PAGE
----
The Australian payments industry is set for a major shake up as Apple Pay and a new National Payments Platform (NPP) are ushered in to enable real-time payments.
But while awareness around ApplePay among Australian businesses is high, the same cannot be said for the new payments platform, which is set to cost the financial services industry more than $1 billion to implement.
Just five per cent of businesses are aware of the new platform, due to roll out in 2017, which will make funds available almost instantaneously following a transaction. That's according to Business Attitudes to Electronics Payments Systems study, conducted by Roy Morgan Research.
The platform is expected to open up opportunities for new services, streamline the payments process, and will allow payments to be directed to a specific account using either a mobile phone number or an email address.
The study also found Australia's hunger for mobile and digital services was revolutionising the way businesses were paid for their goods and services, with almost half (45 per cent) of Australian businesses accepting customer electronic payments using methods such as PayPal or digital wallets.
Two-thirds (64 per cent) of these organisations say the practice is “extremely” or “very” critical to their business.
Roy Morgan general manager of financial services, Jason Hulme, said financial institutions and their customers would experience unprecedented levels of change over the next few years as new payments methods continue to emerge.
"This will open up opportunities for banks to get closer to their main financial institution customers in a very tangible way," he said.
"On the flip side, unless Australia’s major banks are proactive and support this change, the threat of losing this vital touch point to third parties is very real.
He said customers would continue to raise their expectations in terms of speed, convenience, and security.
"As a result, it would be short-sighted to assume that the likes of PayPal, crypto-currencies, and digital wallets will be the end of innovation in this space.
"Banks must support both their merchants and customers to ensure that, where appropriate, preferred methods of payments are supported.”
Hulme said Australia was ripe for disruption in the payments space.
"We are looking at a three factor industry and unless we have alignment between the merchants, the banks and the consumers change just won't happen," he said.
"Within Australia is a micro-climate in payments. There are four major banks, two major retailers. If we get alignment and agreement on that front and we have the technology adoption and penetration, then change can happen quickly.
"If we think that three year's ago PayWave really didn't exist and we would buy our morning newspaper in cash.
"Now we don't buy a morning newspaper and we don't use cash. So the rate of change is driving a lot of innovation irrespective of how fast we are running.
"In many ways we have the technological ability to see this change come through very quickly."
Among the most frequent recipients of electronic payments are businesses in the retail trade (84 per cent), accommodation and food service industries (87 per cent), organisations with an annual turnover in excess of $1 million (64 per cent) or with more than 20 employees (72 per cent).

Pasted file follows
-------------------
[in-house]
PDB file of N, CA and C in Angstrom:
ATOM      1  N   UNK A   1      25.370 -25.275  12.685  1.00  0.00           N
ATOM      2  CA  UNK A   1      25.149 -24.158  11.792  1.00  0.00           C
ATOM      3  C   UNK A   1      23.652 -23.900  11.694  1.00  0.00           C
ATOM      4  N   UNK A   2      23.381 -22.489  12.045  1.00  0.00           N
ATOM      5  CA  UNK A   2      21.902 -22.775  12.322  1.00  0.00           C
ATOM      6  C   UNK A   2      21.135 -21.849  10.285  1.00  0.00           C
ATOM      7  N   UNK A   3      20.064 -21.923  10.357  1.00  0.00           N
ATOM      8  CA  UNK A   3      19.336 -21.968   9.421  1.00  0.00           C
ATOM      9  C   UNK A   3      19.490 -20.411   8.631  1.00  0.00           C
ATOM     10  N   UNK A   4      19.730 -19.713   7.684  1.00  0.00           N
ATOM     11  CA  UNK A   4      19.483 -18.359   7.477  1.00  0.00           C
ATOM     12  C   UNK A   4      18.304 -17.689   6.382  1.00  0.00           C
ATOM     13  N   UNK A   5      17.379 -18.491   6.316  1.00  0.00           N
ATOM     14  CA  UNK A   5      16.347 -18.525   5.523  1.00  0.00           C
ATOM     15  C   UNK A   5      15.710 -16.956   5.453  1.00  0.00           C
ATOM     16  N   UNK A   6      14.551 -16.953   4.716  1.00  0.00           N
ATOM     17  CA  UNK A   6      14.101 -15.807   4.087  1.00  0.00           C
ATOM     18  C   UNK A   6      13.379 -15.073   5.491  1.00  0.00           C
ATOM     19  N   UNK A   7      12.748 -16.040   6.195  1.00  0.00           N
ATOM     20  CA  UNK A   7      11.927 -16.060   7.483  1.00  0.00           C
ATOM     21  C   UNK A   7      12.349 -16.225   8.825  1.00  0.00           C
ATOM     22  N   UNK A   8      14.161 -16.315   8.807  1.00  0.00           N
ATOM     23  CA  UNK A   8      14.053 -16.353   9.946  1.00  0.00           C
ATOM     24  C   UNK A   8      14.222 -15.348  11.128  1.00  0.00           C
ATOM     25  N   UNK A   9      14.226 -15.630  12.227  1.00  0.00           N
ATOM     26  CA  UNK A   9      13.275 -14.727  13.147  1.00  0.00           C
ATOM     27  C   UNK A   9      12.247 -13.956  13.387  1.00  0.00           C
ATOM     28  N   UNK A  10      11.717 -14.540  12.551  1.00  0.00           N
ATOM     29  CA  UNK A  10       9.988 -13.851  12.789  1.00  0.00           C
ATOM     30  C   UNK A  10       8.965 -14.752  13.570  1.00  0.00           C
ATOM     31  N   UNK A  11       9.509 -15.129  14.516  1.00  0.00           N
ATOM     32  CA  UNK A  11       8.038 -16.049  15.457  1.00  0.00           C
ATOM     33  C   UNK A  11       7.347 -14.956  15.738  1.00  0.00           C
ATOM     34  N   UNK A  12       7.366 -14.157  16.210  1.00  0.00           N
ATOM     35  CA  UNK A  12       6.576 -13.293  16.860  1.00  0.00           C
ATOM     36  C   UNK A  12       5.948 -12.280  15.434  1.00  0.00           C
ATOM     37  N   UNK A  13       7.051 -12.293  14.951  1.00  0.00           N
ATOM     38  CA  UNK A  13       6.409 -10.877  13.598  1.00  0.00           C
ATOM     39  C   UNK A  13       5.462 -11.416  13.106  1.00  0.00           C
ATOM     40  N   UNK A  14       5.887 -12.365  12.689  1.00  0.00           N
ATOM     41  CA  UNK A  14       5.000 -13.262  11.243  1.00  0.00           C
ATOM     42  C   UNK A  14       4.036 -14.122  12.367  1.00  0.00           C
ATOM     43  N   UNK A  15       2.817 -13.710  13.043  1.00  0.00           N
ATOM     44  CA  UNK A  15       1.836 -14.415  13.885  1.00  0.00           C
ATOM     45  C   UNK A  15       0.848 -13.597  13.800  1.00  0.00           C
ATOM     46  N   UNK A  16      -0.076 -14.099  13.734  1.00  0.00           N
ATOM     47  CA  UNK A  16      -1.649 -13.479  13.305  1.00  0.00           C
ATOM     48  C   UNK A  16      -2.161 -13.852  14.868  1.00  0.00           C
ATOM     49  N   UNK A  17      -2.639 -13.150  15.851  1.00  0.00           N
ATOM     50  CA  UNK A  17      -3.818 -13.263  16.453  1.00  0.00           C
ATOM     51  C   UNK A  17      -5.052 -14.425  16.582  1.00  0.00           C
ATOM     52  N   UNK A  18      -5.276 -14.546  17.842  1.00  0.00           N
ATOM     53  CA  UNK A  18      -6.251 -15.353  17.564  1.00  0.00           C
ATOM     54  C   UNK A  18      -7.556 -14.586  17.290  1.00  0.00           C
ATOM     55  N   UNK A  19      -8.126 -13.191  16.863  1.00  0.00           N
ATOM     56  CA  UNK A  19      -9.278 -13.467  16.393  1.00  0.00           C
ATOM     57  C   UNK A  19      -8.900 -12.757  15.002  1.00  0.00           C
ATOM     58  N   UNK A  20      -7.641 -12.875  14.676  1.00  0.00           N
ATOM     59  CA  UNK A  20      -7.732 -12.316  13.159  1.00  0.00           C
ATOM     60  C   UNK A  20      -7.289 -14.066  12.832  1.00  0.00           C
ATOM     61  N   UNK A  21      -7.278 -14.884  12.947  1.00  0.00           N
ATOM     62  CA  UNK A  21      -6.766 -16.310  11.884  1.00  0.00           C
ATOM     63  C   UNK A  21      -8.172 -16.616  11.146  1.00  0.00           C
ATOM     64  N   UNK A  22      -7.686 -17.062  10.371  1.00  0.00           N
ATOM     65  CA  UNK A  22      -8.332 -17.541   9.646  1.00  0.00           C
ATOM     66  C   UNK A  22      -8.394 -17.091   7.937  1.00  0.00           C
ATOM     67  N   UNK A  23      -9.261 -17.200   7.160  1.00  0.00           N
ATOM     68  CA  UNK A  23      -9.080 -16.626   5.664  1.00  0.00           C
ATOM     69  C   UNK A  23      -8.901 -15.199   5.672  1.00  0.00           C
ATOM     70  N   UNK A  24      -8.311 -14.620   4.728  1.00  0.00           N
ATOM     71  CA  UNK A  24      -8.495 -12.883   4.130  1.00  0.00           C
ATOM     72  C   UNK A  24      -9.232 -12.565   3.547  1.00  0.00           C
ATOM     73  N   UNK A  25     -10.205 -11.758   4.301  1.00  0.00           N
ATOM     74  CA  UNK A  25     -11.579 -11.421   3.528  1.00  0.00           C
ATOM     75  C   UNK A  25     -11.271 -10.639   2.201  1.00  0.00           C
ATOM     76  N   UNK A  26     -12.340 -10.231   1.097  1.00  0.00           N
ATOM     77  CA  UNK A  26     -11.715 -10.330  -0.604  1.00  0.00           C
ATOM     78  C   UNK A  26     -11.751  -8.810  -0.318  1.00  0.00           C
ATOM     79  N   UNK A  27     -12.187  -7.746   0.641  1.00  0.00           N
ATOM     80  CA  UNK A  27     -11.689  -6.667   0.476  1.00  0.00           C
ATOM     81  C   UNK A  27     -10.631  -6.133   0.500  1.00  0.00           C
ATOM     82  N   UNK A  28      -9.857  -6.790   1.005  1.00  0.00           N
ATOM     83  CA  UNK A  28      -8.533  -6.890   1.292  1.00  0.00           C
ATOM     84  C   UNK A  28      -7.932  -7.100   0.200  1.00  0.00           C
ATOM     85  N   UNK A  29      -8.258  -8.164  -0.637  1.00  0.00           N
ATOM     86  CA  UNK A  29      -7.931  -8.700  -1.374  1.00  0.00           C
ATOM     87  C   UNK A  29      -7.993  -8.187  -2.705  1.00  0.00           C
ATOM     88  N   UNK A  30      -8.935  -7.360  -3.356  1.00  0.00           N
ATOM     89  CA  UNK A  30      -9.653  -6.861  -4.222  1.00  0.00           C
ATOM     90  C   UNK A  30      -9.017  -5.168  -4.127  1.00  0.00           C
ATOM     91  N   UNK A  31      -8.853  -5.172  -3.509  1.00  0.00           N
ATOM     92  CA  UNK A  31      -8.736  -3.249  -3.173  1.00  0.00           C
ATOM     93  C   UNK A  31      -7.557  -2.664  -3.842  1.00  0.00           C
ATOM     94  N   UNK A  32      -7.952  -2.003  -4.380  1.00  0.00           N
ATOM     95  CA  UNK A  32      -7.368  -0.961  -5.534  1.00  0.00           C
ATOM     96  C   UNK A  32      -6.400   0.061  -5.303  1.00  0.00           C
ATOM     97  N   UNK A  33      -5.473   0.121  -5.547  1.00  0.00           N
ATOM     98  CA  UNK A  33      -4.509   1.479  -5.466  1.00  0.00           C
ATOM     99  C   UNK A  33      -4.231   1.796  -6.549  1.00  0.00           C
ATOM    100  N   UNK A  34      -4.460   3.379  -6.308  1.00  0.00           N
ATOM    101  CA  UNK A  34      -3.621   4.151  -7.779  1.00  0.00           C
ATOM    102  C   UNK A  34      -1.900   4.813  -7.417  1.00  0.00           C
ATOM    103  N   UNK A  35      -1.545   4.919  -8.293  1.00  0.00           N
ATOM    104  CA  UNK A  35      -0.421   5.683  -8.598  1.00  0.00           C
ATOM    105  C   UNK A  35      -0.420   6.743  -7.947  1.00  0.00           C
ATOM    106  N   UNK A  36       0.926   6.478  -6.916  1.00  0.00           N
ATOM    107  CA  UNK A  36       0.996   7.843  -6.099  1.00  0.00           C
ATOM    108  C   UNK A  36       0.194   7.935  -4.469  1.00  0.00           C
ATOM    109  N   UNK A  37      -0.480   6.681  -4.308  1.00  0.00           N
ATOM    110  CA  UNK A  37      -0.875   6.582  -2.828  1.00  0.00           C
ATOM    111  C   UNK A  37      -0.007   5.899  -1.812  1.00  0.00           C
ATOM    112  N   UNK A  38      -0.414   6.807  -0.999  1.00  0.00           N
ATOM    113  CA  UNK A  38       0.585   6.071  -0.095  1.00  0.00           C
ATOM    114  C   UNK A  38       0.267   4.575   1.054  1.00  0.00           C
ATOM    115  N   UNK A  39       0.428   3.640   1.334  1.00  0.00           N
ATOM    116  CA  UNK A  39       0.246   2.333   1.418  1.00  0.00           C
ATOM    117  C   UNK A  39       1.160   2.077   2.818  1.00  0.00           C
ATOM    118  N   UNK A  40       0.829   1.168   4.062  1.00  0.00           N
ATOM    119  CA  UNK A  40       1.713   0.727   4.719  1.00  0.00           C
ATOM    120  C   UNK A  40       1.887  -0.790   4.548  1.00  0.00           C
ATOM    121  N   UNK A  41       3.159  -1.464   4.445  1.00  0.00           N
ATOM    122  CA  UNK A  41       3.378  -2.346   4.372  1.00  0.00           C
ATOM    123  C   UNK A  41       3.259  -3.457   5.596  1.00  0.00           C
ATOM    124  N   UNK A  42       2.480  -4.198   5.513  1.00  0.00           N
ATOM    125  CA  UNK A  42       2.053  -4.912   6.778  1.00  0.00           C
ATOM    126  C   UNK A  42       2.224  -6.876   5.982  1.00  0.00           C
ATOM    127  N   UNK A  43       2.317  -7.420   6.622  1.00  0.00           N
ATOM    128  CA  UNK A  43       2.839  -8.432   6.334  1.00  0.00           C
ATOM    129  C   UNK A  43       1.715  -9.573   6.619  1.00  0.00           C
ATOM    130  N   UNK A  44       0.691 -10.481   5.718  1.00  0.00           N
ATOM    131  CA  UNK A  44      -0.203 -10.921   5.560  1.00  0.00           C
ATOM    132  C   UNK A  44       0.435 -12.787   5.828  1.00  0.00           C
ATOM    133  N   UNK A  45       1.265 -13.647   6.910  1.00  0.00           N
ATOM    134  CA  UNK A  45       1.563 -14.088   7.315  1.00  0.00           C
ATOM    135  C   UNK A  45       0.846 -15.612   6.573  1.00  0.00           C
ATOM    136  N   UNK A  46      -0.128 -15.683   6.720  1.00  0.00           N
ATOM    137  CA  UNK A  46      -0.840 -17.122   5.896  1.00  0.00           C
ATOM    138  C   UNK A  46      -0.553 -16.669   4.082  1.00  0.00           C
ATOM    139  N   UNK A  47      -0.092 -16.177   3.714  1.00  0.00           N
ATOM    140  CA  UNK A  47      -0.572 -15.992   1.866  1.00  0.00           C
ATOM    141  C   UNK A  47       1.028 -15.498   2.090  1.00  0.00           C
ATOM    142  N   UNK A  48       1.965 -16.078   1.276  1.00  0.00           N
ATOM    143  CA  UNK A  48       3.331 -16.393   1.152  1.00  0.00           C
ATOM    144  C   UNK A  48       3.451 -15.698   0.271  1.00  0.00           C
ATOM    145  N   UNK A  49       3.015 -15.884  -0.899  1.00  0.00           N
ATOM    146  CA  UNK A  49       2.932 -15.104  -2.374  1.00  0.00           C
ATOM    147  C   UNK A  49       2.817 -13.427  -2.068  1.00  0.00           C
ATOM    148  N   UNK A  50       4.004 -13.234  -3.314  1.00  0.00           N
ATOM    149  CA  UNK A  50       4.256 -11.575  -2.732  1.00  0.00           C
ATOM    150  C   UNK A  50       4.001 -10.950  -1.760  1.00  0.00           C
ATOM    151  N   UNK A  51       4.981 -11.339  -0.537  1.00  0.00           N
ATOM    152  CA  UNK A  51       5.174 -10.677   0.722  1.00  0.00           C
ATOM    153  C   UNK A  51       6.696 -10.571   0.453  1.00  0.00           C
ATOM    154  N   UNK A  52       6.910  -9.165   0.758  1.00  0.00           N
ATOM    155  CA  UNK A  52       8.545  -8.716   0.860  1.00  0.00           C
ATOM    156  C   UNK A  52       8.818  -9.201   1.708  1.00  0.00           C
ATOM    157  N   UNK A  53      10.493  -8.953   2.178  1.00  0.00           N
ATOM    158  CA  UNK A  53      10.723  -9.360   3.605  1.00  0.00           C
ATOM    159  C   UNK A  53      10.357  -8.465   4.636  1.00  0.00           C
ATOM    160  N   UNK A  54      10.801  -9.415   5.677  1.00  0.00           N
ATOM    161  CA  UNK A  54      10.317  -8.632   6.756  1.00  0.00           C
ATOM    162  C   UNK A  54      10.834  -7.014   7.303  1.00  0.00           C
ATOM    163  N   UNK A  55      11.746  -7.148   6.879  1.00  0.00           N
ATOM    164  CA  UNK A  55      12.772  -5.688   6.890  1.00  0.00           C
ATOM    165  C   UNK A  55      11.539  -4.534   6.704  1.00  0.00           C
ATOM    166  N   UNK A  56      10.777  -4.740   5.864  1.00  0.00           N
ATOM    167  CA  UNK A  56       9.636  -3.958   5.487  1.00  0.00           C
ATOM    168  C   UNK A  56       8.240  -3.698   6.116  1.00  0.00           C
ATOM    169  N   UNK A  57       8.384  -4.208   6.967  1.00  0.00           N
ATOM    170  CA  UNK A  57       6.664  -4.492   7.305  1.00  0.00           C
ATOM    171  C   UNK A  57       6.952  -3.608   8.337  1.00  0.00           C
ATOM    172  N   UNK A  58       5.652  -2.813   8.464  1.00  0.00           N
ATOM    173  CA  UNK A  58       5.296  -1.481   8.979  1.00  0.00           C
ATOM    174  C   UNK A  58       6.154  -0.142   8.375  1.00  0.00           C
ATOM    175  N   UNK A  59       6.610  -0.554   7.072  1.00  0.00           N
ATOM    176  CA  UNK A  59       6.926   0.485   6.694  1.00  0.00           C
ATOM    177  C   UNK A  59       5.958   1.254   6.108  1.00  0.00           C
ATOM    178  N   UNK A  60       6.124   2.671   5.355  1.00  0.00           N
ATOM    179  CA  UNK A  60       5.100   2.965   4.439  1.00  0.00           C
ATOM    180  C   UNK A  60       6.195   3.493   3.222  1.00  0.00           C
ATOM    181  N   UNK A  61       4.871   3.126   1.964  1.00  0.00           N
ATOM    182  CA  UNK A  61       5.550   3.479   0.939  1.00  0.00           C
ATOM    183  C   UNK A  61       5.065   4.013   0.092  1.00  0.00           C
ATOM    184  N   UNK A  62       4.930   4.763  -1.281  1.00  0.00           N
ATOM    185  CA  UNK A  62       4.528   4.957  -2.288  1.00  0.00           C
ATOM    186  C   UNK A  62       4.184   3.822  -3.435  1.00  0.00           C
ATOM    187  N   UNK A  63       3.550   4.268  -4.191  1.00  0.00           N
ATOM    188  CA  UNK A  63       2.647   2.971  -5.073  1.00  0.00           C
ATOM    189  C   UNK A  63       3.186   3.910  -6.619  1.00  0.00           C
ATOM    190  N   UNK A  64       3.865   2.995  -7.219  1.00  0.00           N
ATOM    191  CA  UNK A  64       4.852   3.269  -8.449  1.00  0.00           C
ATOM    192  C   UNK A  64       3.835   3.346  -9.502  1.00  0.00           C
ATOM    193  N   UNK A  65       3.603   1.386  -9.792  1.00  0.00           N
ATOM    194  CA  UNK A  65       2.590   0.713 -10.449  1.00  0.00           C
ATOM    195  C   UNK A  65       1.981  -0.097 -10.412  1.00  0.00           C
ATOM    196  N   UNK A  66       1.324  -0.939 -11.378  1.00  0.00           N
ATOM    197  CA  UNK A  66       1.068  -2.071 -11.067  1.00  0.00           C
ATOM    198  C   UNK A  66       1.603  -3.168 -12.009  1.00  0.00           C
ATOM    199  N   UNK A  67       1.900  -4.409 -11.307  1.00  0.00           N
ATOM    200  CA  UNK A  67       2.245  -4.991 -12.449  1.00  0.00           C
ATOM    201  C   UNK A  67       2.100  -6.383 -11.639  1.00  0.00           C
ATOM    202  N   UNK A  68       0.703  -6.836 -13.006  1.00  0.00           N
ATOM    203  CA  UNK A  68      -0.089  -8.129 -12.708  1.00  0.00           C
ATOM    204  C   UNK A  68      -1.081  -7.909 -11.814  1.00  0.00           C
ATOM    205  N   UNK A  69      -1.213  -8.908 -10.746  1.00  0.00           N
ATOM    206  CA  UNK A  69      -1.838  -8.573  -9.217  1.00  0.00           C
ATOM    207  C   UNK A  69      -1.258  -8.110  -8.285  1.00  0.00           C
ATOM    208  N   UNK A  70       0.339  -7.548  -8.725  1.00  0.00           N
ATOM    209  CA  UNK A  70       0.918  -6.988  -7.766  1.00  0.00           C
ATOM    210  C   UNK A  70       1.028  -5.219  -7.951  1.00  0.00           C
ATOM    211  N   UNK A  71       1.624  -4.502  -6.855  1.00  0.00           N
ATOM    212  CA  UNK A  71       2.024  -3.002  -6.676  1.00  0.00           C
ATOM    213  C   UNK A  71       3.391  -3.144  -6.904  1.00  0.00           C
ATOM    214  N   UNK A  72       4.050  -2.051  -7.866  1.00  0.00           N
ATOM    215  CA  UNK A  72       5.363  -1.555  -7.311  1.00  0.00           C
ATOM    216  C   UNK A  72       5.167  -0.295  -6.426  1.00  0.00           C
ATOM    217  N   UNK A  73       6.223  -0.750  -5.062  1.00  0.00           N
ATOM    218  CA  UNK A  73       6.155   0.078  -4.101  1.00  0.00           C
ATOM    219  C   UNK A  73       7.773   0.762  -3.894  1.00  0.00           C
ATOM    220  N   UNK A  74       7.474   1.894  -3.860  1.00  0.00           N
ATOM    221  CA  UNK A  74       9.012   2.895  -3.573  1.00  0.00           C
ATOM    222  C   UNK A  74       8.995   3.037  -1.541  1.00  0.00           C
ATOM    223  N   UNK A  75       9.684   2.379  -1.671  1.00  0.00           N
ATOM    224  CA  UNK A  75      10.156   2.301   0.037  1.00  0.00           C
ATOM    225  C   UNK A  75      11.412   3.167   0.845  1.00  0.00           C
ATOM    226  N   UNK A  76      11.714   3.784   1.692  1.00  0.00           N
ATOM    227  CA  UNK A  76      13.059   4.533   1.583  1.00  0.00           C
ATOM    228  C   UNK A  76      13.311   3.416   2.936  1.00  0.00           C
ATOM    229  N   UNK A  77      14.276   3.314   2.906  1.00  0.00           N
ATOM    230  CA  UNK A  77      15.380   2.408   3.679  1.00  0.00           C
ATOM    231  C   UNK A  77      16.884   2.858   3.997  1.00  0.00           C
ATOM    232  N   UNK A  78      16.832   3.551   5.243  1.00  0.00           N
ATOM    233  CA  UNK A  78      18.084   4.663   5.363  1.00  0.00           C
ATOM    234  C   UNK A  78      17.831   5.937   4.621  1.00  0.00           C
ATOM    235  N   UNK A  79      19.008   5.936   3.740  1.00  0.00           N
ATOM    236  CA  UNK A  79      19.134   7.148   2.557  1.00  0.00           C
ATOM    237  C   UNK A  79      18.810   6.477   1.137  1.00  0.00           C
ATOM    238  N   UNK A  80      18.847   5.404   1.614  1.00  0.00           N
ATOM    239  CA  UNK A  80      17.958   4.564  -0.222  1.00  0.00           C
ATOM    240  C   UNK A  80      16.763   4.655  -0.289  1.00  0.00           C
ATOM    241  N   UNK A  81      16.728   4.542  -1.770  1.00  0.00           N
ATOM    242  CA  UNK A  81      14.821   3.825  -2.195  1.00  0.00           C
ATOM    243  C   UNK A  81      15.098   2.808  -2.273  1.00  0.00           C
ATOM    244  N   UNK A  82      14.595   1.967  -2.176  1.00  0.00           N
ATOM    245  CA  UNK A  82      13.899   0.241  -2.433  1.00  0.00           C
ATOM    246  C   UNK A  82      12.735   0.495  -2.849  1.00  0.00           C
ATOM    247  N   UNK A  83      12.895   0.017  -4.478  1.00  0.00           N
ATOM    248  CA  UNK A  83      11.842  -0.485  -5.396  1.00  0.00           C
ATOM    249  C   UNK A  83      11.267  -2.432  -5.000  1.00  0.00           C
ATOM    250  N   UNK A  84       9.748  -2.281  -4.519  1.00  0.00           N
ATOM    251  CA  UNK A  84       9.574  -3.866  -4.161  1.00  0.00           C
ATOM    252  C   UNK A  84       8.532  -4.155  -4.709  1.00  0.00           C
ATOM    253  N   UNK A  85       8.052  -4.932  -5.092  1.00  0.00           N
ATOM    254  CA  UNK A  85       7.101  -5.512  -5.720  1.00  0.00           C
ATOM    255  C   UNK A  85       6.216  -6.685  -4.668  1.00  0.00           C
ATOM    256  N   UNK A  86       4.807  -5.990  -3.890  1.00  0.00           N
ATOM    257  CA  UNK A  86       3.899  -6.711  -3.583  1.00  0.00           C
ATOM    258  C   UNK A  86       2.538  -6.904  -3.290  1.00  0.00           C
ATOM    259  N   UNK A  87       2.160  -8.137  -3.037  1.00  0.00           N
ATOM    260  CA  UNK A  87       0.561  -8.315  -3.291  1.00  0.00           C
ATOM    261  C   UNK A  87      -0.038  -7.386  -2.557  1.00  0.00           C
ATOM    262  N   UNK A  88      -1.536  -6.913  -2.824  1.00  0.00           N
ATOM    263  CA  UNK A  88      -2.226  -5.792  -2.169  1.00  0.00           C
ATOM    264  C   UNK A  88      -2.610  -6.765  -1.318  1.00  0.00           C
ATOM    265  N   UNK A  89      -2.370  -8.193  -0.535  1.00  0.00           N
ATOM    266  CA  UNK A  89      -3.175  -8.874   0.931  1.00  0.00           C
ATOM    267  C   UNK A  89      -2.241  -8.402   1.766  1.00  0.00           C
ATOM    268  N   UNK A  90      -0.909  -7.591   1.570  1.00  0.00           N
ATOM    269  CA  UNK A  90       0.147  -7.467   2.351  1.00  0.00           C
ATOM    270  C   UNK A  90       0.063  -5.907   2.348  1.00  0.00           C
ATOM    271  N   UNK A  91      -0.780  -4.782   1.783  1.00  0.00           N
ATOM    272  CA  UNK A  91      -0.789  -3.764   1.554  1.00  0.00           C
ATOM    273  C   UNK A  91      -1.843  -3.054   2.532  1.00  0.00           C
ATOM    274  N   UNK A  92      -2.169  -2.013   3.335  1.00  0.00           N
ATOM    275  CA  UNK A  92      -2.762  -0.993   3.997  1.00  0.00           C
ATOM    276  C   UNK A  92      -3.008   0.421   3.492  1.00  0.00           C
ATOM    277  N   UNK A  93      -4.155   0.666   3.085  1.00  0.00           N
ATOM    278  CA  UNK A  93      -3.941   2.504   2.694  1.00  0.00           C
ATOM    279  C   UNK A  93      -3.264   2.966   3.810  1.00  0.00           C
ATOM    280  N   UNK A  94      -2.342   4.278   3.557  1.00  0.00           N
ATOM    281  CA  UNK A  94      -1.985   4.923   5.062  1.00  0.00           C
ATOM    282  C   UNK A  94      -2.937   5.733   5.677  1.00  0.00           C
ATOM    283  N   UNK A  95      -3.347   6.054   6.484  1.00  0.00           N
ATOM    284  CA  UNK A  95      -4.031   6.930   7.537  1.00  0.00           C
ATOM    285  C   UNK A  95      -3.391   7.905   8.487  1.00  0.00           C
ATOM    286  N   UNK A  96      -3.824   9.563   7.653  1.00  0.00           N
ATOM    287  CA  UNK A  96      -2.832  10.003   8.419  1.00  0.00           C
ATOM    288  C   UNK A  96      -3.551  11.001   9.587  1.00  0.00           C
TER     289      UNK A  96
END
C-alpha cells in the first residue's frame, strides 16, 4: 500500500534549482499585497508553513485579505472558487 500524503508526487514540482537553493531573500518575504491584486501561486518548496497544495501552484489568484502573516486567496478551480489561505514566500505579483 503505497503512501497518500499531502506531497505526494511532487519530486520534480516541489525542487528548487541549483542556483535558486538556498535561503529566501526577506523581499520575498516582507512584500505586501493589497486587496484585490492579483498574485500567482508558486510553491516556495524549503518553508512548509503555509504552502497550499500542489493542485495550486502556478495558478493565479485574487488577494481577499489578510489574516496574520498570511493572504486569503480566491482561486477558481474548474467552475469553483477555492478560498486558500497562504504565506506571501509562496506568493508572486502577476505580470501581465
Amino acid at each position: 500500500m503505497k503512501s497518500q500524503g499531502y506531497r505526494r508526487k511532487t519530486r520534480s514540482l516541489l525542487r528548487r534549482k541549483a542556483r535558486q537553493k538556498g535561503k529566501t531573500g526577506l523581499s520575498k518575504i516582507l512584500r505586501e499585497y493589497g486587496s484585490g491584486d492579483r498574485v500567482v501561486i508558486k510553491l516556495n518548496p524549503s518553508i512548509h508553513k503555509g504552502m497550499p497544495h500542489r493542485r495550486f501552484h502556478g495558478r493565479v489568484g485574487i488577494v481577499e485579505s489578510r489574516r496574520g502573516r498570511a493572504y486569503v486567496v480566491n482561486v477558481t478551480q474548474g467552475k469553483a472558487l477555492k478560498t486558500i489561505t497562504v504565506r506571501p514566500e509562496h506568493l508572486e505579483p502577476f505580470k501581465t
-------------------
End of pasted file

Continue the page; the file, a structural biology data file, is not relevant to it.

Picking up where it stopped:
In general, the relationship between businesses and their electronic payments providers is robust. Almost two-thirds (62 per cent) say they are satisfied or more than satisfied with their provider.
However, the need to select a payments provider for new payment methods has led some organisations to look beyond the traditional primary business banking account. Three in ten (30 per cent) businesses report using a different bank or work with a non-bank provider for electronic payments.
The research found that only the largest of businesses – those with an annual turnover of $50 million or more – tend to consider using their bank's working capital solutions, such as cash management functions, automatic notification of receipt funds or withdrawals, trade payment capabilities.
PayPal is by far the most requested of new payment methods, used by more than three in ten organisations operating in the following sectors: wholesale trade; professional, technical and scientific services; retail trade; and manufacturing.
HCL A/NZ country manager, Michael Horton, said as organisations put in place the processes and procedures to manage new payment methods such as PayPal, they would also faced with an opportunity to consider what they want out of a payments provider relationship.
"One of the very clear findings of the study is that more than half of businesses will consider changing that relationship for better pricing of services," he said.
"One in four can be swayed by more reliable technology or by faster funds availability.”
While ApplePay is not yet available in Australia, the country's high rate of near-field communications adoption in retail outlets will give it a wide berth.
HCL payments principal, Mitch Green, said it was the most exciting time in the Australian payments industry he had encountered in his 18-year career.
"One of things we have done is think about what we feel financial institutions must have in place to support this changing payments environment," he said.
"We are going to have a lot of competition, not just from traditional competitors, but from GAFA [Google, Apple, Facebook and Amazon]. There are lots of small to medium startups that will impact how things are occurring.
"Once Apple Pay is deployed in Australia, it's going to really interesting to see how that moves forward."